Working with the right Realtor makes a huge difference in your success in home buying or home selling.The ‘right’ Realtor will be different for each person as well depending on personalities and goals.Here is a list you can use for a general rule of thumb when looking for a Realtor to help you buy or sell a home.
TOP 5 THINGS TO LOOK FOR IN A REALTOR:
This is a big one, you want your agent to be extremely knowledgeable in the areas you are looking to buy or sell a home.Having deep local knowledge of the nuances in pricing in an area, familiarity with other local agents and lenders is huge and working with an agent that really knows their marketplace will help you be successful.
#2 EXPERIENCE = YEARS IN THE BUSINESS + NUMBER OF SALES PER YEAR
With each real estate transaction I have done, I learn something new every time.I have been selling homes since 2004 and the amount of knowledge I have attained is crucial to my client’s successIt helps when a tricky or difficult situation comes up in a sale that I can draw on my experience to make things happen and solve problems.Make sure to look up an agents average number of sales per year.You don’t want to work with a part time agent that is not fully invested and knowledgeable about the real estate business.
Do your research on the Realtors you are considering and see if they have any reviews online on sites like Zillow, Google, Realtor.com, LinkedIn.Read about other people’s experience with the agent and if they do not have any reviews or very little I would be wary.
Everyone is different and has distinct ways of interacting and even a very experienced Realtor might not be the right one for you if you don’t mesh with their personality.You could be spending a lot of time together and potentially dealing with stressful issues that come up. If your Realtor’s personality rubs you the wrong way, even if they are great at what they do, you may want to consider working with someone that you are more comfortable with on a personal level.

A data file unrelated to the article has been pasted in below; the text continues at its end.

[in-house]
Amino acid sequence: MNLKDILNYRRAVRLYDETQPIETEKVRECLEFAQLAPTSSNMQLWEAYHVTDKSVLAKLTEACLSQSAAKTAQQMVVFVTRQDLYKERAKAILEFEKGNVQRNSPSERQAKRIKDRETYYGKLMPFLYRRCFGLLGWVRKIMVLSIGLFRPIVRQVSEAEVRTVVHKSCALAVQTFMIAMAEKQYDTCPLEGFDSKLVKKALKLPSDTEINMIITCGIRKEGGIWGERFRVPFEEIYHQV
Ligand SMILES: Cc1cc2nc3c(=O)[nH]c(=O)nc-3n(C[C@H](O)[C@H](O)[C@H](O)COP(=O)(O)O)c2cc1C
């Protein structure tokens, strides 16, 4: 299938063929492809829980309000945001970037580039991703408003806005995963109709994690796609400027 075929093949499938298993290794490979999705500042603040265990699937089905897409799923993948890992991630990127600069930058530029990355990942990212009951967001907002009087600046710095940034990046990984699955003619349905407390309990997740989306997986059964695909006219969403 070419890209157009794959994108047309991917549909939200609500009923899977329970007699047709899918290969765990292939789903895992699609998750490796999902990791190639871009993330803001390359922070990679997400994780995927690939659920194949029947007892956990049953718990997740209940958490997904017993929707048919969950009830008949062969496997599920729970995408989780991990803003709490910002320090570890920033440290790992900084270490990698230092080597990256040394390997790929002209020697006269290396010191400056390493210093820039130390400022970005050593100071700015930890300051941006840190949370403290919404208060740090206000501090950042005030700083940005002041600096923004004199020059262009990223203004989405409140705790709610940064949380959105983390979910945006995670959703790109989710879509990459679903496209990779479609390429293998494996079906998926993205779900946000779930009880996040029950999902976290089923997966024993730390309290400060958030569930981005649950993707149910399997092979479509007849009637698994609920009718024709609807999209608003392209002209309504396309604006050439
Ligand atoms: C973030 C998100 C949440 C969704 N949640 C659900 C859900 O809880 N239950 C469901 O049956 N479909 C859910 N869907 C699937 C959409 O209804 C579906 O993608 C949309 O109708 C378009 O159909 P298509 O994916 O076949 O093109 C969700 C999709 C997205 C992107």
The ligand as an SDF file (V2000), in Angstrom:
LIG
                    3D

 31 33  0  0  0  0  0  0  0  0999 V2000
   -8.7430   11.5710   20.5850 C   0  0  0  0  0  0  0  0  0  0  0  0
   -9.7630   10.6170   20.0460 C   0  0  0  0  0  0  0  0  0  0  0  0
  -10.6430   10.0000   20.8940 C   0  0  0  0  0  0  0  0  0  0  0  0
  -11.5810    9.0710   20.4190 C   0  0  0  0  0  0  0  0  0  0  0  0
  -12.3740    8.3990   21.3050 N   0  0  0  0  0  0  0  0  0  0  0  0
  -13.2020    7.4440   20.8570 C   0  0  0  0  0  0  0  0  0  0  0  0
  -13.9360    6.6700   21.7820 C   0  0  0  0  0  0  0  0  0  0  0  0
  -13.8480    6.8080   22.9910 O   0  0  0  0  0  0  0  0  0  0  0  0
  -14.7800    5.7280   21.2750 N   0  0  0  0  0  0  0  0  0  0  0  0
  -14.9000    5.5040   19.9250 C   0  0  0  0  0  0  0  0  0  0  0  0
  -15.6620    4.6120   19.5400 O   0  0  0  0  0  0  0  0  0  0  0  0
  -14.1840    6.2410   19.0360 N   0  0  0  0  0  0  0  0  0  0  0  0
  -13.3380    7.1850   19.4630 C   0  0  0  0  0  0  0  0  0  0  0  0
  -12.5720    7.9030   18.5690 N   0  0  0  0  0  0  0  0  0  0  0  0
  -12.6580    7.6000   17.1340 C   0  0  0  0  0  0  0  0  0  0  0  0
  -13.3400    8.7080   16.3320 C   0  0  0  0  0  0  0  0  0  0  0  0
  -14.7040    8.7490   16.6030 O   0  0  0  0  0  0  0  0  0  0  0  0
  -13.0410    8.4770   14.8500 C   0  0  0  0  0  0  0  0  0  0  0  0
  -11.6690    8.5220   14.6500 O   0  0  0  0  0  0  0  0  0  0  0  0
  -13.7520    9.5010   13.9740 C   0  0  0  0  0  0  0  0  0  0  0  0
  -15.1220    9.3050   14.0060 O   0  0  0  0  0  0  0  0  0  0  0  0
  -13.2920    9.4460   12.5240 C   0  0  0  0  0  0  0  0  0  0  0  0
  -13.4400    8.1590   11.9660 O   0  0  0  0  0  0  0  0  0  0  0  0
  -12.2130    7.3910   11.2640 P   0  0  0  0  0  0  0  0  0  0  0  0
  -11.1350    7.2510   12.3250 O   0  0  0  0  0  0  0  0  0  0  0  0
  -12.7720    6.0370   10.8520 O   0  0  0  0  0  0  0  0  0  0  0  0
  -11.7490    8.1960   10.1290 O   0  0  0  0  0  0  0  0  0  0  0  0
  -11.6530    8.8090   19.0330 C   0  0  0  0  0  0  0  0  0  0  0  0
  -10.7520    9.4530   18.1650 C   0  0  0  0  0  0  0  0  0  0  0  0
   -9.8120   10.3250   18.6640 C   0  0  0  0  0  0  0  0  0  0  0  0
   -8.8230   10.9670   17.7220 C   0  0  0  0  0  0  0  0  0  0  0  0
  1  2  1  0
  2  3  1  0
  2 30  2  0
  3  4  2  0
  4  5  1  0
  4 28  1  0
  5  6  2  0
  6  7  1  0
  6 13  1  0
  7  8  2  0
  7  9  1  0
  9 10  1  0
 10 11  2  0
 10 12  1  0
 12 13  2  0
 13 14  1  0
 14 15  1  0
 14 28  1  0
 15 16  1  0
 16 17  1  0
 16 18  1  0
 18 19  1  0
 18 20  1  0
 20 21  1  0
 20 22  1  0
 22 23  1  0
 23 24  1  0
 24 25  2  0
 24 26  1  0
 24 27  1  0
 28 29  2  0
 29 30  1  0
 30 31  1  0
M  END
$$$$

You want a Realtor that keeps on top of the newest trends and technology in real estate, especially when you are selling a home.Understanding how to leverage technology and social media to bring the greatest amount of exposure to the home you are selling will potentially get your more money for your home in a shorter amount of time. If your Realtor is not using professional video, photos and a social media strategy to sell your home, they are doing you a disservice.
When it comes to selecting someone to help you through one of the biggest financial transactions of your life, make sure to chose wisely my friends.
More about the Author:
Jessica Wallace is a Realtor in Santa Cruz with Coldwell Banker and has been selling homes since 2004. As a native of Santa Cruz, Jessica uses her local knowledge and years of experience to help her clients be successful and achieve their Real Estate goals while making the process as enjoyable and stress free as possible.
Education & Value is what our blog is about. Yapping about ONLY mortgage related business is boring and not what we strive for as a company. This is why we bring in guest bloggers to talk about all areas of business.
Today’s topic is: Private Money aka Hard Money Lending